The Day Queen Elizabeth Passed Through Cranford:  A Special Memory from 1957

I am a long-time admirer of The Queen who I think was a beautiful example of what it means to live a servant life guided by faith-filled principles. Her happy marriage to Prince Philip also inspires me and I have always been taken with her ability to stay-grounded yet flexible through the many tumultuous times that she witnessed and was part of during her seventy year reign.

Also, I am tea drinker of the snobbiest sort (I like loose tea, steeped in freshly boiled water for three minutes) and my husband, for years, has referred to my favorite hat as “The Queen’s Hat”. He means it in a nerdy way, but I take it as a compliment. See?

Imagine my delight, then, to learn via this article from last week that Queen Elizabeth once passed through my town of Cranford, NJ! The article notes that on October 21, 1957 Queen Elizabeth and Prince Philip passed through Cranford en route from Washington DC to Manhattan with a detour through Staten Island so the Queen could fully enjoy the New York City skyline. Cranford is mentioned because that’s where they transferred at something called the Staten Island Junction.

I’d never heard about this royal pass-through before so I asked my husband whose family has lived here since the 40s. “Didn’t my mother ever tell you about this?” he asked. Ummm, no. “Well, let’s give her a call.” So that’s what we did.  “And put it on speaker phone, please,” he added, “because I want to hear it again too.”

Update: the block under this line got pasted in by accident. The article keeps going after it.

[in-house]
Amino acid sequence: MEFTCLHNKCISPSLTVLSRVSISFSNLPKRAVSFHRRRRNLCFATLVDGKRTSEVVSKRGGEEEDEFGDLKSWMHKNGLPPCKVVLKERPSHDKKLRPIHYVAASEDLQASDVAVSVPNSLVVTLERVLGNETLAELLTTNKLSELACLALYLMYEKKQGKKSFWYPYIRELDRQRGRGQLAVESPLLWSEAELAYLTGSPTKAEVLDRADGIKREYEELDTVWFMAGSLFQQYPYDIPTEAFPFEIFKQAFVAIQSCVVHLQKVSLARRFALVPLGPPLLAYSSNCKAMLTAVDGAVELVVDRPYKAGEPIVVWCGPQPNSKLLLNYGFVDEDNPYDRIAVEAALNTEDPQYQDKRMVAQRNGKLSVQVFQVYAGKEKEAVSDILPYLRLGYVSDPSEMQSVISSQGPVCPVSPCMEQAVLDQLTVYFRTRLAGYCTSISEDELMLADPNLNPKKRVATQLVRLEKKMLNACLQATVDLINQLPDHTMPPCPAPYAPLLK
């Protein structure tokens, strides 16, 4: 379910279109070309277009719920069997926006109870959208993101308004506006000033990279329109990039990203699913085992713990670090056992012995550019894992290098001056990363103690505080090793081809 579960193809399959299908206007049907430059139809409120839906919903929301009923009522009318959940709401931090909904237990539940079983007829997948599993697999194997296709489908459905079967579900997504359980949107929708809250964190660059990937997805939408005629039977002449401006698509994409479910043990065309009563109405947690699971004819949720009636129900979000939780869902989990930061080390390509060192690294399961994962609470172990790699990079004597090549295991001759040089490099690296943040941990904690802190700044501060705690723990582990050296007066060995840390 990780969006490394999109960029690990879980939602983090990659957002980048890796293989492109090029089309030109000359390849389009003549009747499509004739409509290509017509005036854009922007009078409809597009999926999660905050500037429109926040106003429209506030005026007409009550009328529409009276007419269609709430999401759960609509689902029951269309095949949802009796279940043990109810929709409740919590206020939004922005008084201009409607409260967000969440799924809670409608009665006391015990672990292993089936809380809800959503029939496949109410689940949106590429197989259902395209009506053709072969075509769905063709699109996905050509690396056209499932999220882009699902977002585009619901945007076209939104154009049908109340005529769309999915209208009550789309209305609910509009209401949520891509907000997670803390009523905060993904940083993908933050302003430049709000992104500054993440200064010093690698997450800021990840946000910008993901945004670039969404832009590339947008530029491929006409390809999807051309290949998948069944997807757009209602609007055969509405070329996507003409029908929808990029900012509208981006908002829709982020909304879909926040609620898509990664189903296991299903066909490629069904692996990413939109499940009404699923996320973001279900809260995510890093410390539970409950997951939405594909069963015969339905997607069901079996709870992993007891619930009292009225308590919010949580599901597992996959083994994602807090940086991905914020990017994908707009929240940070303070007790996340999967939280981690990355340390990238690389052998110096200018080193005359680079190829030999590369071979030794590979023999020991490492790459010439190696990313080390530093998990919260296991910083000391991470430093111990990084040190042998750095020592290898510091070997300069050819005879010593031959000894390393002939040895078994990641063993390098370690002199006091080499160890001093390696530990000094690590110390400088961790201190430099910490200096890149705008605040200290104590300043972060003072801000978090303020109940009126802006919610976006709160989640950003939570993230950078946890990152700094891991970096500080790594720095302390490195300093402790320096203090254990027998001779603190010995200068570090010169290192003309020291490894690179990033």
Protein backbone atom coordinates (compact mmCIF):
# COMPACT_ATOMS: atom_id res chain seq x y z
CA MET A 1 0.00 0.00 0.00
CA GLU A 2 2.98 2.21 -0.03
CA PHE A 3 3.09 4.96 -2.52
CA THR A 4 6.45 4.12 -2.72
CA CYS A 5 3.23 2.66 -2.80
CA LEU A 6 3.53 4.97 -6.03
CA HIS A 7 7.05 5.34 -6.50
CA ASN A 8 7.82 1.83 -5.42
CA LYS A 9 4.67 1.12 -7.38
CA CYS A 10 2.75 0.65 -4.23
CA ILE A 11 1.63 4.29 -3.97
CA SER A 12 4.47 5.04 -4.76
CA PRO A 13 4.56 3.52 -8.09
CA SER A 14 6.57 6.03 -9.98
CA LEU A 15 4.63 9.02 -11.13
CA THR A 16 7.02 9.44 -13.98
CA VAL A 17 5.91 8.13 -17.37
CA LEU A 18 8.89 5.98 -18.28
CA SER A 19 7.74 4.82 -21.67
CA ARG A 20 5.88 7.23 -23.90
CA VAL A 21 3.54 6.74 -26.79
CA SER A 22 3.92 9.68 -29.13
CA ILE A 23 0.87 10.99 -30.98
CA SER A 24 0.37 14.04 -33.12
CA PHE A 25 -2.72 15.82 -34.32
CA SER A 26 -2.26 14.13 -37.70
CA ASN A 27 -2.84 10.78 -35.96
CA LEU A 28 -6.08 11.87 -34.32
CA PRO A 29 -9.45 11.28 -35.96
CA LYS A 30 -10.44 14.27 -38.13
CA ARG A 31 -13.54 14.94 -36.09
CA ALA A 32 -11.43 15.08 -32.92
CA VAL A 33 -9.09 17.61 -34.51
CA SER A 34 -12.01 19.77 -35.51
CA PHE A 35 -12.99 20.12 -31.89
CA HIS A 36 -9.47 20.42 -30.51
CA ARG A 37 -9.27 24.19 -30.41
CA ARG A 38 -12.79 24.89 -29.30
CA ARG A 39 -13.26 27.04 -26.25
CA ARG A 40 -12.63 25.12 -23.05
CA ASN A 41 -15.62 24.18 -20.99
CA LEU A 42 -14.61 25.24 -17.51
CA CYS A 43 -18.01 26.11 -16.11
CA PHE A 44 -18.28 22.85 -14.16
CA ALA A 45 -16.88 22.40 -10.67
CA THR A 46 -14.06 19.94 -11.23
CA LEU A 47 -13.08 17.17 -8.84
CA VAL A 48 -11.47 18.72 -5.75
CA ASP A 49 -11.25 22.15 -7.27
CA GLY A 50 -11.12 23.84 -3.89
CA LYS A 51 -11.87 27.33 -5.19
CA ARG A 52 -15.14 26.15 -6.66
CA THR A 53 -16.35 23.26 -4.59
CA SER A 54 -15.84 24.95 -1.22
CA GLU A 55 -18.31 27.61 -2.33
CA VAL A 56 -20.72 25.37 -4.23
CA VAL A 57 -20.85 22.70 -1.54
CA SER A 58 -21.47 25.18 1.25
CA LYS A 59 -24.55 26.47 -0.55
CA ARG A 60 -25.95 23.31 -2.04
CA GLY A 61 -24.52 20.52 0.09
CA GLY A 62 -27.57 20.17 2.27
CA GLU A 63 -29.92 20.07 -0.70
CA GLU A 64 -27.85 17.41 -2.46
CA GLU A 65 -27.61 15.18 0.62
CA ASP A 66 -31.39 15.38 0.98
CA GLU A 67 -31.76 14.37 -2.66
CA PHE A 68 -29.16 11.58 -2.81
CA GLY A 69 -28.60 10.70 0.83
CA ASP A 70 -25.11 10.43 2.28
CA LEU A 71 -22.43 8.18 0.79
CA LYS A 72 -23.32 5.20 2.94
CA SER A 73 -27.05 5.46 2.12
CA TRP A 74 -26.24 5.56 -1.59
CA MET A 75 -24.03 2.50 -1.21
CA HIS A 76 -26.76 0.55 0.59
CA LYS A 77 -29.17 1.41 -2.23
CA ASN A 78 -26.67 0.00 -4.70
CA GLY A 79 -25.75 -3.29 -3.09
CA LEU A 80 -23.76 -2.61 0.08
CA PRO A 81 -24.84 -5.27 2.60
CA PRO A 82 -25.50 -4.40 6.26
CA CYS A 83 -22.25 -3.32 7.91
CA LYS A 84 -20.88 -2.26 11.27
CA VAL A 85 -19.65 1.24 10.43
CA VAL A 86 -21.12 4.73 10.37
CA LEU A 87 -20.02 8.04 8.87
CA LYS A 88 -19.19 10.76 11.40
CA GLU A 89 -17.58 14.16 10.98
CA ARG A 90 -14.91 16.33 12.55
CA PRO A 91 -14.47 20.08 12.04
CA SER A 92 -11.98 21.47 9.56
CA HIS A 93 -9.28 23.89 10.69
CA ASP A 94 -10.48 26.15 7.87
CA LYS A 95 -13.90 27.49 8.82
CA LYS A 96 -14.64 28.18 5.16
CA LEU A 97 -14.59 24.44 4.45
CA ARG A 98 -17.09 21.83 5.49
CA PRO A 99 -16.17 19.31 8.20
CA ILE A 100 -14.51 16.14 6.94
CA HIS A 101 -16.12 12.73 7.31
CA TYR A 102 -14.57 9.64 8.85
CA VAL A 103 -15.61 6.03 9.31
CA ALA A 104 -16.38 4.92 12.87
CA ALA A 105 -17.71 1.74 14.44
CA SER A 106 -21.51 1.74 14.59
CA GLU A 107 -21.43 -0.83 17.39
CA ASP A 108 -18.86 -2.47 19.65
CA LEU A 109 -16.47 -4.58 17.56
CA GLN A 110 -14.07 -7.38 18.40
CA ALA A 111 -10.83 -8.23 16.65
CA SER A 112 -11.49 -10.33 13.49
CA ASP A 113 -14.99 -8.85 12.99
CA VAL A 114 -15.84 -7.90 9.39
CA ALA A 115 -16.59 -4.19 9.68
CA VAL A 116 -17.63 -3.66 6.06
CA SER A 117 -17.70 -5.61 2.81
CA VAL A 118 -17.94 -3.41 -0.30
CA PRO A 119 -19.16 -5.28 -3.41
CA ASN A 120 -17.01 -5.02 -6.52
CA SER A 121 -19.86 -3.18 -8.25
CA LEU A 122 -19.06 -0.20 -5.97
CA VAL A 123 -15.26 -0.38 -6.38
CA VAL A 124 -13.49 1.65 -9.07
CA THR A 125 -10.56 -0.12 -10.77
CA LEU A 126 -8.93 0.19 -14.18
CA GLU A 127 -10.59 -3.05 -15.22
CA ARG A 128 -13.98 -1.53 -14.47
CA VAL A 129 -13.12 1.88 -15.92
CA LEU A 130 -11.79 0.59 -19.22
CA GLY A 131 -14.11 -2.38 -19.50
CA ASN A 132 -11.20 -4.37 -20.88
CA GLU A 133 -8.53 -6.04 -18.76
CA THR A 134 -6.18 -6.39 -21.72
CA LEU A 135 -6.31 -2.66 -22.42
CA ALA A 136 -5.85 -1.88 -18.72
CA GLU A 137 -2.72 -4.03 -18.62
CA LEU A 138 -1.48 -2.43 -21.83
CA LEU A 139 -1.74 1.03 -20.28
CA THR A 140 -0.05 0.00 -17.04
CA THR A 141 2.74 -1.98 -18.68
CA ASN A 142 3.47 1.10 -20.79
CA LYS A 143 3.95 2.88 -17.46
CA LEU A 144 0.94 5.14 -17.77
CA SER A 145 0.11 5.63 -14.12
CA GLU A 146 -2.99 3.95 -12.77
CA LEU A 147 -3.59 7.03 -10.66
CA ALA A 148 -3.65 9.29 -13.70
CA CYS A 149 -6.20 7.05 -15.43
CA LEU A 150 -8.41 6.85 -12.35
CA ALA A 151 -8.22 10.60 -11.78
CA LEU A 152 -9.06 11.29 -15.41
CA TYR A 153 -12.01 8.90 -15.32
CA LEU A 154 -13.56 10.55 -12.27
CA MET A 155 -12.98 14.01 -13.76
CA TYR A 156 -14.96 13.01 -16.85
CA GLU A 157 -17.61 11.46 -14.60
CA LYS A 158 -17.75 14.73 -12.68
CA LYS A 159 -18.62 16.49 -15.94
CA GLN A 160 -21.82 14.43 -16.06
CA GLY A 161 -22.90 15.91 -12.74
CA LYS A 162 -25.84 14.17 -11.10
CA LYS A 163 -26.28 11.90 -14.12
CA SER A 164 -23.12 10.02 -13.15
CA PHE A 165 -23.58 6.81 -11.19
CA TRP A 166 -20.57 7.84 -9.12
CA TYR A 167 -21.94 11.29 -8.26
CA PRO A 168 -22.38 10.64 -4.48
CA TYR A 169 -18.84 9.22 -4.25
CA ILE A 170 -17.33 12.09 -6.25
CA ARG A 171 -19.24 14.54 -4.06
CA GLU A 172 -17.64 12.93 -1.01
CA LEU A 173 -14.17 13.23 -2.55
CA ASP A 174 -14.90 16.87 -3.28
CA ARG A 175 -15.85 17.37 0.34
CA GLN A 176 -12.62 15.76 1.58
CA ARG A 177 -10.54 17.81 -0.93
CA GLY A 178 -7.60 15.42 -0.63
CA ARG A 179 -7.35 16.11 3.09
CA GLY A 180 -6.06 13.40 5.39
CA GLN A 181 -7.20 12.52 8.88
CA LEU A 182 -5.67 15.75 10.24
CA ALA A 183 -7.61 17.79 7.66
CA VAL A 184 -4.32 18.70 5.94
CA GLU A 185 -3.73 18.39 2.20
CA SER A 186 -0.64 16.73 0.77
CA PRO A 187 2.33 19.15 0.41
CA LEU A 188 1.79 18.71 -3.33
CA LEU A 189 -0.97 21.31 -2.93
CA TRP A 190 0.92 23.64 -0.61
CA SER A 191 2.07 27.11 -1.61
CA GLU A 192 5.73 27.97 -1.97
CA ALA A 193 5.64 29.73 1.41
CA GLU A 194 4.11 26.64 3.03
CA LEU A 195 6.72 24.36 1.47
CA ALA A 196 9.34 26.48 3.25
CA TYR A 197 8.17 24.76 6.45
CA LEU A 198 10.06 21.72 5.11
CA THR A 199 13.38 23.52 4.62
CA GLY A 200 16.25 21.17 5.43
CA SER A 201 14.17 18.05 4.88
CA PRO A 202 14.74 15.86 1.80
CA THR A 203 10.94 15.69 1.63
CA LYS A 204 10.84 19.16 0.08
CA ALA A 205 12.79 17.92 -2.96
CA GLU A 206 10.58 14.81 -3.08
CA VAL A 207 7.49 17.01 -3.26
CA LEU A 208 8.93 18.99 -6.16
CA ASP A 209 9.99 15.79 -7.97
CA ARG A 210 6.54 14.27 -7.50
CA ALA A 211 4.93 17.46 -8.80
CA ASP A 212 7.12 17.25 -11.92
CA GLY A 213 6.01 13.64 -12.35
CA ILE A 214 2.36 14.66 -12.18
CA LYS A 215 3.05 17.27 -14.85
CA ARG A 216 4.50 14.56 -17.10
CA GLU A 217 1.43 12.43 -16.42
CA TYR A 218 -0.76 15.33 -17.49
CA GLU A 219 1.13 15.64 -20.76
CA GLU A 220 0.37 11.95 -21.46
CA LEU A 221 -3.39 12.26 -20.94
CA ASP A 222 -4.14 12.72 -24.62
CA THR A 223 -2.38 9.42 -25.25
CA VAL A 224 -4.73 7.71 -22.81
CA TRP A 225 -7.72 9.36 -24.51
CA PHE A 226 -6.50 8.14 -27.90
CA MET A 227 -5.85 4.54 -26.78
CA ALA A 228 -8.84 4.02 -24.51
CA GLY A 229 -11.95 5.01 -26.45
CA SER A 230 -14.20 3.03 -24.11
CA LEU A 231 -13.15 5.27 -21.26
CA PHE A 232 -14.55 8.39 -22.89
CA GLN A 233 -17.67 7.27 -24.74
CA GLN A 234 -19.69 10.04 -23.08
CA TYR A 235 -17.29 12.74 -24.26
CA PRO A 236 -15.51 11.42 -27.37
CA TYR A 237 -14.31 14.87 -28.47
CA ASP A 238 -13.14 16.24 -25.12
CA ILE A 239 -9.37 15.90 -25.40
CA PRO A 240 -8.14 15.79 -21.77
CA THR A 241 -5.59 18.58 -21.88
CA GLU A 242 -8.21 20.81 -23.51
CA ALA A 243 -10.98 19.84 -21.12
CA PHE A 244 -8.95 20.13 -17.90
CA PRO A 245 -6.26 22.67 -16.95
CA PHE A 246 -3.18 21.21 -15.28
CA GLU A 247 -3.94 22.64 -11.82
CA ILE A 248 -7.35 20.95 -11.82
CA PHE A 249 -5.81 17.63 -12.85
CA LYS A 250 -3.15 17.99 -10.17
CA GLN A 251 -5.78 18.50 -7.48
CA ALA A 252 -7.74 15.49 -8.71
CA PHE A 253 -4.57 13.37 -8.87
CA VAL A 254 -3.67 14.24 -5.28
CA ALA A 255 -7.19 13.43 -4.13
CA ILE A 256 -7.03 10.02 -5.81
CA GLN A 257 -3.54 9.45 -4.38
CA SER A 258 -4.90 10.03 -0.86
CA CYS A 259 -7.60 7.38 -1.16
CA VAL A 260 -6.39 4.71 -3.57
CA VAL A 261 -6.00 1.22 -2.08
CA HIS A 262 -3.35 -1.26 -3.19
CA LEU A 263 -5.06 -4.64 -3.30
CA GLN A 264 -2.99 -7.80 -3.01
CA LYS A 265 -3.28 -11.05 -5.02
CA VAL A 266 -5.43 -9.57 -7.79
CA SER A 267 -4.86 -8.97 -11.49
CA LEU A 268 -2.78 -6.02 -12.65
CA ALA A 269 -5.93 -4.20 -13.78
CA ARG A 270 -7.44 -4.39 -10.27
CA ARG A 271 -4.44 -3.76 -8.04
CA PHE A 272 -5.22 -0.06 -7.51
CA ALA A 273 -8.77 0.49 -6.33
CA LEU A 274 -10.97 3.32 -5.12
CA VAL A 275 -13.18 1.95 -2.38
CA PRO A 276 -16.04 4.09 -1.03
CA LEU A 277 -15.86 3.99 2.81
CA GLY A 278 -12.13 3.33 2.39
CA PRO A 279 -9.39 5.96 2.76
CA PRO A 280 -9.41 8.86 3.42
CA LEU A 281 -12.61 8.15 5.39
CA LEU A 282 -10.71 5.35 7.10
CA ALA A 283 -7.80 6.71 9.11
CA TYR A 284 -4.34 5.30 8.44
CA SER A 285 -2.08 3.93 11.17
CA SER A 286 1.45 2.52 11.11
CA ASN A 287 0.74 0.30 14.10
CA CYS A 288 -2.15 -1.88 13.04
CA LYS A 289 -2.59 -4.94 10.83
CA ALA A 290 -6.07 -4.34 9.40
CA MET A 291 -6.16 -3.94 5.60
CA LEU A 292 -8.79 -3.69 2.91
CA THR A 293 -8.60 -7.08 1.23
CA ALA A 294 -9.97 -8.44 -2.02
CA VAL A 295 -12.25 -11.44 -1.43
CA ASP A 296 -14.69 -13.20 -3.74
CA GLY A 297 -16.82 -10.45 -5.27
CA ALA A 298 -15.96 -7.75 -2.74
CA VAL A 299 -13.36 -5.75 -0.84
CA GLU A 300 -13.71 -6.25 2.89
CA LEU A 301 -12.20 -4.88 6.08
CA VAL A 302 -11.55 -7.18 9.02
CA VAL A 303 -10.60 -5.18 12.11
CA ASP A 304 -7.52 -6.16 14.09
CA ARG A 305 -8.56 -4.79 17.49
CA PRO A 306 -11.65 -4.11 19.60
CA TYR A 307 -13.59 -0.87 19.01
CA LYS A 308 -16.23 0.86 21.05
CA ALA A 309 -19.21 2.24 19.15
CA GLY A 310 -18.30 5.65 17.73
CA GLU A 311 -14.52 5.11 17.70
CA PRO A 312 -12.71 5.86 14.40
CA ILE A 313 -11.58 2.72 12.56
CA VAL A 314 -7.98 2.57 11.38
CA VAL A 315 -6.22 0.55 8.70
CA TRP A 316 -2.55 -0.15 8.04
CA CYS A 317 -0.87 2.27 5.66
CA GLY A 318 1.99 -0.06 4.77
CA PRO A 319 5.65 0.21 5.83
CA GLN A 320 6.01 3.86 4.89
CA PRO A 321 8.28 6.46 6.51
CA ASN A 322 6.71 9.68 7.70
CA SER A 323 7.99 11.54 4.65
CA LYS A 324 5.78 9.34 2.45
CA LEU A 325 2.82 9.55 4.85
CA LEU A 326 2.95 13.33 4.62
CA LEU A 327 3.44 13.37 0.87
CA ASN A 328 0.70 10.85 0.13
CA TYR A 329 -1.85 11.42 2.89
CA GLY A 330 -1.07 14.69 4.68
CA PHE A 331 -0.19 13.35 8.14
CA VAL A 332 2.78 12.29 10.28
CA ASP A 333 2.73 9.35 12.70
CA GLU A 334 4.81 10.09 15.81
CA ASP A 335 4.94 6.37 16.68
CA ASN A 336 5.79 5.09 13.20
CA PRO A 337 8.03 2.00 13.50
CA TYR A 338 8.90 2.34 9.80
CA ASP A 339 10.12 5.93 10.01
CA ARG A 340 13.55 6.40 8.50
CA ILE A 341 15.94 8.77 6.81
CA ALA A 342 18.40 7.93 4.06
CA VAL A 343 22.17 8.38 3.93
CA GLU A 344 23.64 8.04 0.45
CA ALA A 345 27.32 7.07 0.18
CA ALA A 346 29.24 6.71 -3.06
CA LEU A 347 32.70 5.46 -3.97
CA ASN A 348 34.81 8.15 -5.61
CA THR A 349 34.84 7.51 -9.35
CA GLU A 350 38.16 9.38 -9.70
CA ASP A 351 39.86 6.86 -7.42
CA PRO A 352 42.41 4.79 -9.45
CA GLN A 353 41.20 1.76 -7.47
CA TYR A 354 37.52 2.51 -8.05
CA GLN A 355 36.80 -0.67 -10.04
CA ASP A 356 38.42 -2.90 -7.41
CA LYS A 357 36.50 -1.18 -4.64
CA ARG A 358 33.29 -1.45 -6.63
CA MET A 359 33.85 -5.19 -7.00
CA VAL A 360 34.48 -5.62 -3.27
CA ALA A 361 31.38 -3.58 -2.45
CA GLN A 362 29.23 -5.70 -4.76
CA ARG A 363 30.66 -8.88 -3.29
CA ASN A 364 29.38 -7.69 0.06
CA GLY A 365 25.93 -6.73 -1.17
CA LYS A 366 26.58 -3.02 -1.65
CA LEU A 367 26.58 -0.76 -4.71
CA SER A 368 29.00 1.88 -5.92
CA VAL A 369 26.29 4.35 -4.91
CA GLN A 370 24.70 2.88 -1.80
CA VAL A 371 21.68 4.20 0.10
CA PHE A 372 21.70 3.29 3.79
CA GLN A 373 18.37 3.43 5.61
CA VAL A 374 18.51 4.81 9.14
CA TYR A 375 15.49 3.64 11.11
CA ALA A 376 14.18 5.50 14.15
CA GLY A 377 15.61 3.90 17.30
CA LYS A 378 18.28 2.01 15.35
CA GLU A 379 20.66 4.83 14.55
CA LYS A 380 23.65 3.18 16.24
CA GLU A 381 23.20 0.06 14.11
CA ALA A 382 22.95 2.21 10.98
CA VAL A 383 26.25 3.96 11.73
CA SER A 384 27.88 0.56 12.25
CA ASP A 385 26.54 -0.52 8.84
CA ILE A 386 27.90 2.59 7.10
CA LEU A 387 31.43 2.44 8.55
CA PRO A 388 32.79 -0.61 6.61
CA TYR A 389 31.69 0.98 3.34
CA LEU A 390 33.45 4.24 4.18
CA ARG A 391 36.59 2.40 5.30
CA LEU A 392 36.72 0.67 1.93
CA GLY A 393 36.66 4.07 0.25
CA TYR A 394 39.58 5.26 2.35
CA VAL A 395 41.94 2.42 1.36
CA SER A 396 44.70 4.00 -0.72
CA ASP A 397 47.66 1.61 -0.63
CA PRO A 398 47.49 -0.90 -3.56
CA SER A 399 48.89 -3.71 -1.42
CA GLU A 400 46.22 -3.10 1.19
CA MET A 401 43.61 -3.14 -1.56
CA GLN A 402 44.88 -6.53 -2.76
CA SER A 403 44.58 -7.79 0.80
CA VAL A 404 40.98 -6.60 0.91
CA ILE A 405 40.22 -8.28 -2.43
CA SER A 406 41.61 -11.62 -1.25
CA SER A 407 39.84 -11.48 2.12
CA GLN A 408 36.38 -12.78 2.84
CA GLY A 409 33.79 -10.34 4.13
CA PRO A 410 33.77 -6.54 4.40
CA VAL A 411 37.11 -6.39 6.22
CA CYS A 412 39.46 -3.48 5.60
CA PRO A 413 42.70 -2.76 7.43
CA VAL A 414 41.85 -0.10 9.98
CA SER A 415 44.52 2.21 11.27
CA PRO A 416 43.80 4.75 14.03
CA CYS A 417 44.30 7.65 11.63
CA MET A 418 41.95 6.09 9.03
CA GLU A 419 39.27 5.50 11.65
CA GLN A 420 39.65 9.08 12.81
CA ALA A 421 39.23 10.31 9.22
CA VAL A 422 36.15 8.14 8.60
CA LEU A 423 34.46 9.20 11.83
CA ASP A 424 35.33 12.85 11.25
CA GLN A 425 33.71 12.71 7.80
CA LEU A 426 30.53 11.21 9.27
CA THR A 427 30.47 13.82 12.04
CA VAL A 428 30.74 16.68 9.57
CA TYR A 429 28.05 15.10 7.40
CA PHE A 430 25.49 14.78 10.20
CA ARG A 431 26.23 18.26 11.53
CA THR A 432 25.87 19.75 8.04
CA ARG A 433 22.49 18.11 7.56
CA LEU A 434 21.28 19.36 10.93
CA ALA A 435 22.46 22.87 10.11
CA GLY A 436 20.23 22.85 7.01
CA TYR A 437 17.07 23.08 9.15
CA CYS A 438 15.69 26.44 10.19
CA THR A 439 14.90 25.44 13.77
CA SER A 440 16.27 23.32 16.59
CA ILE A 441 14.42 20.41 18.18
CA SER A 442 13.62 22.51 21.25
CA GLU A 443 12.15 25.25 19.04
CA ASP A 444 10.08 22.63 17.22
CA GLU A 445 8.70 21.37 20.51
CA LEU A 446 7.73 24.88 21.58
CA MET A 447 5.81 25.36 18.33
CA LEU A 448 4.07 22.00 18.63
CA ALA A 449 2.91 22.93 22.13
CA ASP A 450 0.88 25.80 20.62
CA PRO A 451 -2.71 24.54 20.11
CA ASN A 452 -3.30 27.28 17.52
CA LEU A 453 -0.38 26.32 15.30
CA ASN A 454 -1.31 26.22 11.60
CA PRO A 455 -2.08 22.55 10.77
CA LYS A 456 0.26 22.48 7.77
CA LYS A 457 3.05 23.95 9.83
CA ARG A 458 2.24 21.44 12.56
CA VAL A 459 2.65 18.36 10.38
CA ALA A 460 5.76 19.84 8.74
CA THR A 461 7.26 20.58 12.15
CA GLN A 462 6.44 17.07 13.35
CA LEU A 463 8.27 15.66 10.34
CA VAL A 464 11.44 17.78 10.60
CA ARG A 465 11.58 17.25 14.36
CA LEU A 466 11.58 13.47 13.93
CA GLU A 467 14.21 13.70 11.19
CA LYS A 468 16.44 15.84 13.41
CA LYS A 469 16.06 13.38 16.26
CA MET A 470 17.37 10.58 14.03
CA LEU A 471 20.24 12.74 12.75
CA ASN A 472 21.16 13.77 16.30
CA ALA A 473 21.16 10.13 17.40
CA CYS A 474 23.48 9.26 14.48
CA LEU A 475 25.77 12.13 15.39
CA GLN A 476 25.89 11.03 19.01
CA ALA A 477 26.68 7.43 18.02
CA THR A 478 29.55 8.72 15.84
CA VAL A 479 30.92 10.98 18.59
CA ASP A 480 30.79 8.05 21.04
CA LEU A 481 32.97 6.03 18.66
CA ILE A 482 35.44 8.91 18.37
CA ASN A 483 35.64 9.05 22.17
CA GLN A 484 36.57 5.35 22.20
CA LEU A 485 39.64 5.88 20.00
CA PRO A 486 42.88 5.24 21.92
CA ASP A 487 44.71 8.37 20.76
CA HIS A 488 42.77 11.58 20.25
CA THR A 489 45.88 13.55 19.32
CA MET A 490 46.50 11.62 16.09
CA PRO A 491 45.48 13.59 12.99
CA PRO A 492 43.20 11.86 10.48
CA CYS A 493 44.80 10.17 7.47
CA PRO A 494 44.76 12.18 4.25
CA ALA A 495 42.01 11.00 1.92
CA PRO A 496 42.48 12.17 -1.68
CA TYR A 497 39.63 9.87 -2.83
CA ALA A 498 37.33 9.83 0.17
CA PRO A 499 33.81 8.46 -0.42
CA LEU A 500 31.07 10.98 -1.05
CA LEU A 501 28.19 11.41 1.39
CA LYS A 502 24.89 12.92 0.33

The next day, after my father-in-law had chance to hunt for them, I popped in to scan the pictures below which help tell this sweet mother/daughter story of the antics that happened the day the Queen and Prince passed through Cranford.

My mother-in-law’s family moved to Cranford in 1954, purchasing a brand new house on Aberdeen Court in a cheery new split-level development off of Walnut Avenue. The house was at the end of the cul-de-sac and the back yard bordered the Lehigh Valley Railroad. These days those tracks just carry freight, but back in the 1950s commuter trains still used them. 

Here are pictures of my mother-in-law, Abbie, as a teen standing both in front and in back of the house.

And here is a picture of the expansive back yard (with ducks!) and at the very back you can see the poles that flank the tracks.

It was October 1957 and the Queen was visiting the East Coast. Over the news Abbie’s mother learned that the route the Royal Party would be taking to New York City would pass by their back yard. This gave her the idea that they should be prepared with provisions in the event (and high hopes) that the train might stop by their house. 

After a quick trip to the market for ingredients, Abbie and her mother prepared tea sandwiches and more. Here’s a picture from that era of the two peeking in their modern 1950s fridge.

Almost fifty-four years later, my mother-in-law still remembers the spread in vivid detail. “We made three kinds of tea sandwiches”, she explained, “watercress with cream cheese, egg salad, and ham with cheddar. Mom had me cut up musk melon into pretty little chunks and we had cookies from the store.” All of the above were arranged on plates and the tea kettle was put at the ready.